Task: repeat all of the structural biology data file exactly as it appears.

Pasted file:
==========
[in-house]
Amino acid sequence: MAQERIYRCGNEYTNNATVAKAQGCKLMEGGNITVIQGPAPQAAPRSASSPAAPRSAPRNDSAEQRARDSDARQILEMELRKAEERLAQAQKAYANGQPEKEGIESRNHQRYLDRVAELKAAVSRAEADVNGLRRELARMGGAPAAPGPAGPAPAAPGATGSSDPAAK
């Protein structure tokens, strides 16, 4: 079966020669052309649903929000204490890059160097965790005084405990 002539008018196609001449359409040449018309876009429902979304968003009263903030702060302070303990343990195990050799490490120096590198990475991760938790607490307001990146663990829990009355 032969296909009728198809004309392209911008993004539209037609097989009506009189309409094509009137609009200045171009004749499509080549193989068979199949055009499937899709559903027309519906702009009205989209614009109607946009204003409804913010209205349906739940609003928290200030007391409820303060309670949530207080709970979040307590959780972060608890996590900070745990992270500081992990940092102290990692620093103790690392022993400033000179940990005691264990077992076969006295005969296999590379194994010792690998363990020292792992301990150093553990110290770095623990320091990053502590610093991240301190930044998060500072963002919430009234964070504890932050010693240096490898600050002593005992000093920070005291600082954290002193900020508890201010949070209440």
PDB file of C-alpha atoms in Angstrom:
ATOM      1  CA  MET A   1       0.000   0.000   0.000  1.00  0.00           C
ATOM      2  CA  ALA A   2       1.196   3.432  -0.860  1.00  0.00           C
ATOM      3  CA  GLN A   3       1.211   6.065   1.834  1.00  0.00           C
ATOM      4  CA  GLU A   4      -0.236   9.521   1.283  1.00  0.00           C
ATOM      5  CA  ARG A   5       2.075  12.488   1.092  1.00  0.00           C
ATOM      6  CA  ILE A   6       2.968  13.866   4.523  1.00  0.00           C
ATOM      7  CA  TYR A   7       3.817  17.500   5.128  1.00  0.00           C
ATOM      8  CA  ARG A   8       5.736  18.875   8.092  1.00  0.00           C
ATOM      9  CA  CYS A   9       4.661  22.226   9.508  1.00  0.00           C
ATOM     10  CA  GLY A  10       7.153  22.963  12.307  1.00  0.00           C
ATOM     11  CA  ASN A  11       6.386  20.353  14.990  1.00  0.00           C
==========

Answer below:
[in-house]
Amino acid sequence: MAQERIYRCGNEYTNNATVAKAQGCKLMEGGNITVIQGPAPQAAPRSASSPAAPRSAPRNDSAEQRARDSDARQILEMELRKAEERLAQAQKAYANGQPEKEGIESRNHQRYLDRVAELKAAVSRAEADVNGLRRELARMGGAPAAPGPAGPAPAAPGATGSSDPAAK
């Protein structure tokens, strides 16, 4: 079966020669052309649903929000204490890059160097965790005084405990 002539008018196609001449359409040449018309876009429902979304968003009263903030702060302070303990343990195990050799490490120096590198990475991760938790607490307001990146663990829990009355 032969296909009728198809004309392209911008993004539209037609097989009506009189309409094509009137609009200045171009004749499509080549193989068979199949055009499937899709559903027309519906702009009205989209614009109607946009204003409804913010209205349906739940609003928290200030007391409820303060309670949530207080709970979040307590959780972060608890996590900070745990992270500081992990940092102290990692620093103790690392022993400033000179940990005691264990077992076969006295005969296999590379194994010792690998363990020292792992301990150093553990110290770095623990320091990053502590610093991240301190930044998060500072963002919430009234964070504890932050010693240096490898600050002593005992000093920070005291600082954290002193900020508890201010949070209440």
PDB file of C-alpha atoms in Angstrom:
ATOM      1  CA  MET A   1       0.000   0.000   0.000  1.00  0.00           C
ATOM      2  CA  ALA A   2       1.196   3.432  -0.860  1.00  0.00           C
ATOM      3  CA  GLN A   3       1.211   6.065   1.834  1.00  0.00           C
ATOM      4  CA  GLU A   4      -0.236   9.521   1.283  1.00  0.00           C
ATOM      5  CA  ARG A   5       2.075  12.488   1.092  1.00  0.00           C
ATOM      6  CA  ILE A   6       2.968  13.866   4.523  1.00  0.00           C
ATOM      7  CA  TYR A   7       3.817  17.500   5.128  1.00  0.00           C
ATOM      8  CA  ARG A   8       5.736  18.875   8.092  1.00  0.00           C
ATOM      9  CA  CYS A   9       4.661  22.226   9.508  1.00  0.00           C
ATOM     10  CA  GLY A  10       7.153  22.963  12.307  1.00  0.00           C
ATOM     11  CA  ASN A  11       6.386  20.353  14.990  1.00  0.00           C